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29 of 29 people found the following review helpful
4.0 out of 5 stars Somewhat interesting
I was given this volume of writings and transcriptions of Bill Hicks by someone who was under the mistaken impression that I was a fan of Hicks. So I read it, and found it of greater interest than I had anticipated.

One thing that struck me was that comedy was really only a secondary feature of Hicks' work. Primarily, he was a social critic and something of a...
Published on 1 Jan 2010 by Guardian of the Scales

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17 of 19 people found the following review helpful
3.0 out of 5 stars What might have been
Bill Hicks was the most influencial and significant comedian of his generation. Virtually ignored in America during his lifetime his sudden demise to cancer was all the more tragic as he was on the cusp of the success he had long sought for. "Love all the people" has attempted to bring together all his material in one volume, providing a reference point for long time...
Published on 8 Mar 2004 by J. Smith


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29 of 29 people found the following review helpful
4.0 out of 5 stars Somewhat interesting, 1 Jan 2010
This review is from: Love All the People (Paperback)
I was given this volume of writings and transcriptions of Bill Hicks by someone who was under the mistaken impression that I was a fan of Hicks. So I read it, and found it of greater interest than I had anticipated.

One thing that struck me was that comedy was really only a secondary feature of Hicks' work. Primarily, he was a social critic and something of a philosopher. He was a relentless critic of politicians, the media and of hypocrisy in all its guises. He had a complete, and possibly nave, faith in the essential goodness of humankind, blaming capitalism for the problems in American society. He also talked about God a lot, and referred often to the teachings of Jesus, often to point out the ways in which organized Christianity deviated from the teachings of their prophet. He saw his own task as being to force his audience to hear their own inner voice of reason, beneath the incessant hum of the agenda-driven and fear-mongering mass media. Another central theme for Hicks was drugs: he wanted them legalized, on the grounds that alcohol causes more destruction than any illegal substance. Hicks' politics did not help him win mainstream media coverage in the USA, and his fame in his own lifetime was greater in Britain.

This volume also contains the original treatment for Hicks' intended TV show for Channel 4, "The Counts of the Netherworld"; a bizarre affair, highly ambitious, quite pretentious, with little apparent humour. It features a manifesto in poetic form from Hicks, proclaiming himself to be "the Voice of Reason/ In a world gone mad, adrift on banal seas". Hicks was nothing if not earnest, bringing an evangelical zeal to his mission to "enlighten people to think for themselves". He was cynical about society, but he never extended this to people. He never really explained why, either, if people are so good, society is so, in his view, bad. He had, I think, a psychological need to believe in the goodness of people and the meaningfulness of life. This becomes even clearer in his last writings, when he knew he was not far from death. He becomes almost sentimental. He never seems to have stopped looking for his parents' approval, either, still trying to convert them to the music he liked on his death bed. The deadpan persona hid a sensitive, insecure individual who longed for acceptance and fellowship. But his foremost allegiance was to truth and in his pursuit of this he certainly showed himself to be a man of integrity, and integrity is the one thing we look for in our cultural icons these days. As to whether he was a genius, I'm not so sure, unless one can be said to have a genius for integrity. Many in Hicks' wake have faked this characteristic successfully enough, but Hicks was the real thing, one cannot deny him that.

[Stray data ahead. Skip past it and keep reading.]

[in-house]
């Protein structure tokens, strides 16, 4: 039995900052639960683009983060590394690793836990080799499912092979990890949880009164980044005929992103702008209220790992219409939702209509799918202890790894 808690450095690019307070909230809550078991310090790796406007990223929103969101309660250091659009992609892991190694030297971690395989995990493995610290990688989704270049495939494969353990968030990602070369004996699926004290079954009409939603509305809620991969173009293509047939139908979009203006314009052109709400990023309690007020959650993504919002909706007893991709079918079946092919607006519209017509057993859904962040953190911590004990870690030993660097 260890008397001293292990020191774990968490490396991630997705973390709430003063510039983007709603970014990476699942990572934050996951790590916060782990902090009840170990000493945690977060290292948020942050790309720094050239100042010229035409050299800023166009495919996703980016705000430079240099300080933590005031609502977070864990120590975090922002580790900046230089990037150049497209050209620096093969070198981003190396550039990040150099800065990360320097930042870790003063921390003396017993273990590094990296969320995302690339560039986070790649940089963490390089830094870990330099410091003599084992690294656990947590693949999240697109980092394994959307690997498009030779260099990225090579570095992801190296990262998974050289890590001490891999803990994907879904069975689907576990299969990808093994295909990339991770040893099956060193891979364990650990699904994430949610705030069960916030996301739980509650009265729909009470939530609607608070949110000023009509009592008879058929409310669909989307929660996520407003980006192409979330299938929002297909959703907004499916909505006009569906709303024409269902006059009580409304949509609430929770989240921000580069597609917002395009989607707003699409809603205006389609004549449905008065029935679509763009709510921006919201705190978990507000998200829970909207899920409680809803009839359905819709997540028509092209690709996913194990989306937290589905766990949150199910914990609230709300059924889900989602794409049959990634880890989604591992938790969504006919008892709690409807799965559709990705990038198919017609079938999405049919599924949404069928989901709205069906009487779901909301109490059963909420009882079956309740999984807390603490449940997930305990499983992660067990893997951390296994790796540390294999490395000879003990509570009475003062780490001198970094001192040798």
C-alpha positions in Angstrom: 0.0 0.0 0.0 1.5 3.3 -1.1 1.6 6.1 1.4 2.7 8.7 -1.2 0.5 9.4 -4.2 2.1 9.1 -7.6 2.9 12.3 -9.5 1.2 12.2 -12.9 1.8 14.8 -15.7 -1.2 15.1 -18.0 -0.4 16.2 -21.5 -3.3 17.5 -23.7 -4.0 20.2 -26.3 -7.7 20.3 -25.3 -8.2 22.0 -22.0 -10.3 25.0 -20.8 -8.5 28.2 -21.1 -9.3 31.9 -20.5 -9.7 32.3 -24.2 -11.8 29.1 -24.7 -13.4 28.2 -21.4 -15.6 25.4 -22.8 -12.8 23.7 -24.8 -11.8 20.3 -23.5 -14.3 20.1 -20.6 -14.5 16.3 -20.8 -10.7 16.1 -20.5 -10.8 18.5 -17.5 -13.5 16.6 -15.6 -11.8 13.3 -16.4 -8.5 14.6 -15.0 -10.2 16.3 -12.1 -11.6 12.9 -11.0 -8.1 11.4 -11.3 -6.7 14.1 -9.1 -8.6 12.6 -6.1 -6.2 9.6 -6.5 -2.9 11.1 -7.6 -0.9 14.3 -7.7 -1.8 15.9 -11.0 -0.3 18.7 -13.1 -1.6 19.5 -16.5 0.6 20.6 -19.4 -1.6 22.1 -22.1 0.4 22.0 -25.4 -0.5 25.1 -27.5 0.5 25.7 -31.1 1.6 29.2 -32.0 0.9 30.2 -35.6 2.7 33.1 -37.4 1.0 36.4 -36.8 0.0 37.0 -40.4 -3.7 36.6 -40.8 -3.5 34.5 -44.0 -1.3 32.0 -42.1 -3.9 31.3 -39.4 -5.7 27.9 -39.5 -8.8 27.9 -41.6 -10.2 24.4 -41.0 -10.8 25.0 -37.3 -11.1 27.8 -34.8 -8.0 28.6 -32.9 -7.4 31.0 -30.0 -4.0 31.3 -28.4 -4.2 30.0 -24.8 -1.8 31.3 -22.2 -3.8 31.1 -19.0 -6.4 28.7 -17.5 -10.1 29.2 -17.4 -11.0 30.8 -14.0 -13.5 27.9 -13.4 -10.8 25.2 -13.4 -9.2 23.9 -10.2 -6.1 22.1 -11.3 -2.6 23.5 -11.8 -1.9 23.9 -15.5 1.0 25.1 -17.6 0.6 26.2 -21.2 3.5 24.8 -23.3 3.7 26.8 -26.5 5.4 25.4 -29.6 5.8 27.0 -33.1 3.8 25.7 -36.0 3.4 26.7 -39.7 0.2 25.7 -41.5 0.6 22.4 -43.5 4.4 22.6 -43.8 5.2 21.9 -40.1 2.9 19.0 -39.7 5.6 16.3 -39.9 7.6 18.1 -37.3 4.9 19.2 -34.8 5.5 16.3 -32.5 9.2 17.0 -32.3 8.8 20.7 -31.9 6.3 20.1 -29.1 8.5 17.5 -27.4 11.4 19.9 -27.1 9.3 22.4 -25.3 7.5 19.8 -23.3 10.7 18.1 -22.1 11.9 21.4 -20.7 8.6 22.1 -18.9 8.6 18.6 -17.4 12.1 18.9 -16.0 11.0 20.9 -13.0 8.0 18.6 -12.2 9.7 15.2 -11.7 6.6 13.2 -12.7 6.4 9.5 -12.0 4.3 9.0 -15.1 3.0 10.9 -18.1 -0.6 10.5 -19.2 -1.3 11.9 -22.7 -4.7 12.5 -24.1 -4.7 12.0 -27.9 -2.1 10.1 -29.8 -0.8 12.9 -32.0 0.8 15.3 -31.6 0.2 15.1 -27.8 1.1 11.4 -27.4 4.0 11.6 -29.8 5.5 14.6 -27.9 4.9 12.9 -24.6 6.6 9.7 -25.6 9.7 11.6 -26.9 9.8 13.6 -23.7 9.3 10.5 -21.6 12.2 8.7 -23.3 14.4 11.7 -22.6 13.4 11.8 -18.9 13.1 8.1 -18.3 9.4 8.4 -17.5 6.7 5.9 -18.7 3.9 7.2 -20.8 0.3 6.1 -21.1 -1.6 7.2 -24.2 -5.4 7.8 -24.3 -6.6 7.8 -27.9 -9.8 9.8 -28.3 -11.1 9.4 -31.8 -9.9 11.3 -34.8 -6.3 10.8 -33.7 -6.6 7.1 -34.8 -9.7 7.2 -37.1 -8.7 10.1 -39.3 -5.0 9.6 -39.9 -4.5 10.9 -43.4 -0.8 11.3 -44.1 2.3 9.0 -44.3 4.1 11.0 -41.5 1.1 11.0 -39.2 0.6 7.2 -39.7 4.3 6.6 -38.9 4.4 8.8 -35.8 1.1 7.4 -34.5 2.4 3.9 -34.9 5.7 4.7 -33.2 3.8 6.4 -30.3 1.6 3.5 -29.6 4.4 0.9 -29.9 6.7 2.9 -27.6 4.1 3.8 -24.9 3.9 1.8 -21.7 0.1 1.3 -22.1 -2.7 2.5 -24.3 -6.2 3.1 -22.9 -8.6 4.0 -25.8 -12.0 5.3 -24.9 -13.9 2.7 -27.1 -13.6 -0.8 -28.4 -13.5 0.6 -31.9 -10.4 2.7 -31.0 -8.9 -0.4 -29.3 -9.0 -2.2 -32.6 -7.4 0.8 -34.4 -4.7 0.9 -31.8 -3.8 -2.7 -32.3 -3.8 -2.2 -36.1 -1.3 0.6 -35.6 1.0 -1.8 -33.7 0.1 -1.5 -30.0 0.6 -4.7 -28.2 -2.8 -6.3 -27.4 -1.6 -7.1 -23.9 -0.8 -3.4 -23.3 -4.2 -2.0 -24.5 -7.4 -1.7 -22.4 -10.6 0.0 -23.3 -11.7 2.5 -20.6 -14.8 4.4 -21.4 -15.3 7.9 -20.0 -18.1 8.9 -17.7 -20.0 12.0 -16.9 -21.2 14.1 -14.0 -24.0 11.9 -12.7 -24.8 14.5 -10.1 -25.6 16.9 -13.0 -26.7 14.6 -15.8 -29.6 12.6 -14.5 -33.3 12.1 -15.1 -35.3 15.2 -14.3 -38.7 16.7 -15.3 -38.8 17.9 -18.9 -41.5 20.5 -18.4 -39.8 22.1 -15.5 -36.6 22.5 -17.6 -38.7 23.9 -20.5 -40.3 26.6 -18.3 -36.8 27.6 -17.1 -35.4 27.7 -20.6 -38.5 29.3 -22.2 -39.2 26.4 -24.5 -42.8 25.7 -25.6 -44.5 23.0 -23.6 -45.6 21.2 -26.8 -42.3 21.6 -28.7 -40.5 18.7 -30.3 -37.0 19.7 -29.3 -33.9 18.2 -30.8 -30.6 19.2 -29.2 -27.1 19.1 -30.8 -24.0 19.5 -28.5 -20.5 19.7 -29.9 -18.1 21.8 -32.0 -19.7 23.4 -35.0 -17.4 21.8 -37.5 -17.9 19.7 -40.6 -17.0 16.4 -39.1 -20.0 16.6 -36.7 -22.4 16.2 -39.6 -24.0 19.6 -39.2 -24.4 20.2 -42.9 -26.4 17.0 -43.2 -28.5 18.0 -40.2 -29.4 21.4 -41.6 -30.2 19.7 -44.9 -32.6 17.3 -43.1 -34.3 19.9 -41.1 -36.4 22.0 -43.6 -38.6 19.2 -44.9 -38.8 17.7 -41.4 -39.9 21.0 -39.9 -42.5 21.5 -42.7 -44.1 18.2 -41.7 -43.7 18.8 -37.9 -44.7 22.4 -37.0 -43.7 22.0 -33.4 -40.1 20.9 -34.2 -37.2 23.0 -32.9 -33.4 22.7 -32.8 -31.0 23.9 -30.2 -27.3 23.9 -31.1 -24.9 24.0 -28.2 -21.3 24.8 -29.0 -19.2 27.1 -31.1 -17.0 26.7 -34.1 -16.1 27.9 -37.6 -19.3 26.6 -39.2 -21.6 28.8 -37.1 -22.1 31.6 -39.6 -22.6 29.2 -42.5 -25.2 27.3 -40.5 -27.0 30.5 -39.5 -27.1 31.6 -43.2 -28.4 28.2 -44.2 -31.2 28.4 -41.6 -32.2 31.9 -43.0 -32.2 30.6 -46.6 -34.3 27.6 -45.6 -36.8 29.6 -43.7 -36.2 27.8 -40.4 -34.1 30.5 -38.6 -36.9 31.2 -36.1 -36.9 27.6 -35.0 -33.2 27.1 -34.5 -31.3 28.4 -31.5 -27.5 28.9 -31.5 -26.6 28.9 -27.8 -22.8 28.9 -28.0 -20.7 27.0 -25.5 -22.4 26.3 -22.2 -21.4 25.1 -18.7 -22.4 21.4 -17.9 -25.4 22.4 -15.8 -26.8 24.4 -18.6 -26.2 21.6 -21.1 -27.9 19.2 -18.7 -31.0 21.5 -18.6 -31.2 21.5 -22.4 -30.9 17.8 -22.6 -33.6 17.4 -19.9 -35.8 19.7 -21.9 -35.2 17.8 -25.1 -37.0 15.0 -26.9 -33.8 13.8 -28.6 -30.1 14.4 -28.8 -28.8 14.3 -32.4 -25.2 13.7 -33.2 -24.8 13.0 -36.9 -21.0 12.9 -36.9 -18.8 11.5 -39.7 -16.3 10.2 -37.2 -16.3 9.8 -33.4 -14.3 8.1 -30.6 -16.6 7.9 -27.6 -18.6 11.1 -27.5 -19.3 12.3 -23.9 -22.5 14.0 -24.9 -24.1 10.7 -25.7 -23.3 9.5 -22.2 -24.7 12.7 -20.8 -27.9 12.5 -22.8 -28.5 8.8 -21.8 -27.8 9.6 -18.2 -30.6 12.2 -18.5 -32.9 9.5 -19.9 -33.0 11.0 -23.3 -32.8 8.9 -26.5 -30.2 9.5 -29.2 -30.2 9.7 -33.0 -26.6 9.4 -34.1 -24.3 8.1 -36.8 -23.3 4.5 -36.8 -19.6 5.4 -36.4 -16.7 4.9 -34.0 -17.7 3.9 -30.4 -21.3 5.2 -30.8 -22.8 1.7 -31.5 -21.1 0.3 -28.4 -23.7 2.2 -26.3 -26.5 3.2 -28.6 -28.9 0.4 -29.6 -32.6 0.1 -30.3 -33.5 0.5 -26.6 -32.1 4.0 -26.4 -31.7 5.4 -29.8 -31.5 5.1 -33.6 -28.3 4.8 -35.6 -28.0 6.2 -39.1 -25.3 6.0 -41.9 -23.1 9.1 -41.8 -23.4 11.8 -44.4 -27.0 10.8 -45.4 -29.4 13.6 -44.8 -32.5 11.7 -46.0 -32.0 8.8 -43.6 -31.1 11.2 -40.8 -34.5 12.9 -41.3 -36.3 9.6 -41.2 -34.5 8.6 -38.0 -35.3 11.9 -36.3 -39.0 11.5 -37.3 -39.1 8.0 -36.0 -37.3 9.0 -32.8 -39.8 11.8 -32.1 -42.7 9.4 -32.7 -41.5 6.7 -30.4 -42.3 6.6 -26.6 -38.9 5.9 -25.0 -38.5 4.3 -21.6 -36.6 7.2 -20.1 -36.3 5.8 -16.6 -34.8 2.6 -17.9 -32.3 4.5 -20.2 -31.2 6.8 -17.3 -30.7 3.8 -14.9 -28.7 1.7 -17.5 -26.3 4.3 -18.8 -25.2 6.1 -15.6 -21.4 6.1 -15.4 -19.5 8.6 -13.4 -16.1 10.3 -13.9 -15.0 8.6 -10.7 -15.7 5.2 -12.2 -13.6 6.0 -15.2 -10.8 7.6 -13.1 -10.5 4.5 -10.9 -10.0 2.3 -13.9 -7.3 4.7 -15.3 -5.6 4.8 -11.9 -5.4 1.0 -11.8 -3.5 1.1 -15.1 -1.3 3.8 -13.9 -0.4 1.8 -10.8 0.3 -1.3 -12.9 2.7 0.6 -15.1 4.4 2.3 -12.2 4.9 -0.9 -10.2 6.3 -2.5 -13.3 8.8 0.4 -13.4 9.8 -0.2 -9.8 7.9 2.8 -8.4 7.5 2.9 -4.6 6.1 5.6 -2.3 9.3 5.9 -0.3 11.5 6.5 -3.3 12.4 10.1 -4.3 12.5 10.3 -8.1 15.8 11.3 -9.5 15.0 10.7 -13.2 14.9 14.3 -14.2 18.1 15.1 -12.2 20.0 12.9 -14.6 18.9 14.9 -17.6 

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14 of 14 people found the following review helpful
5.0 out of 5 stars Waiting for the world to catch up, 30 Mar 2005
By 
Mr. C. V. Giordano "mingilini" (poole, uk) - See all my reviews
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Bill Hicks was one of the last true comic geniuses we had. This may be a bit repetitive for old fans who already know most of the stand-up material in the first two thirds of the book, but this is supposed to be a collection of Bill's best routines, along with other philosophical thoughts, letters and creative writing. It is the thoughts and Bill's own writing on smoking, drugs, abortion, love, politics, conspiracies, evolution and enlightenment etc towards the end of the book which show the depth of his imagination. These thoughts are inspirational, open minded and much more positive than those shown throughout his so-called 'comedy of hate'. Really, as shown at the end of the book, Bill was a man who believed in love, but just didn't know how to show it in the conventional way. This free thinker will truly be missed - but at least he will have evolved to a better place.
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7 of 7 people found the following review helpful
5.0 out of 5 stars A book that drove me to tears..., 17 Sep 2004
Needless to say, Bill Hicks was a genius who spoke with utter honesty that was unheard of in the 1980's and early 1990's, and with a clear message that is sorely missed in today's increasingly fearful world.
This book made me realise how much we need Bill today. What he had to say still seems relevant ten years after his untimely death. Though there is repetition in this book with some of the material, no two transcripts in this book are the same and you can sense Bill's passion for what he was saying and you can hear his voice saying it. This book is an extremely worthy item to add to the collection of Bill Hicks memorabilia. As well as transcripts of some of his best shows, there are also magazine articles, letters sent from Bill and Bill's own poetry and other writings. Some of these were so beautiful that they made me cry. Mainly because they were written so close to his death, but also because he creates such wonderfully perfect imagery. He often referred to himself as a 'dark poet', but he could be the opposite too.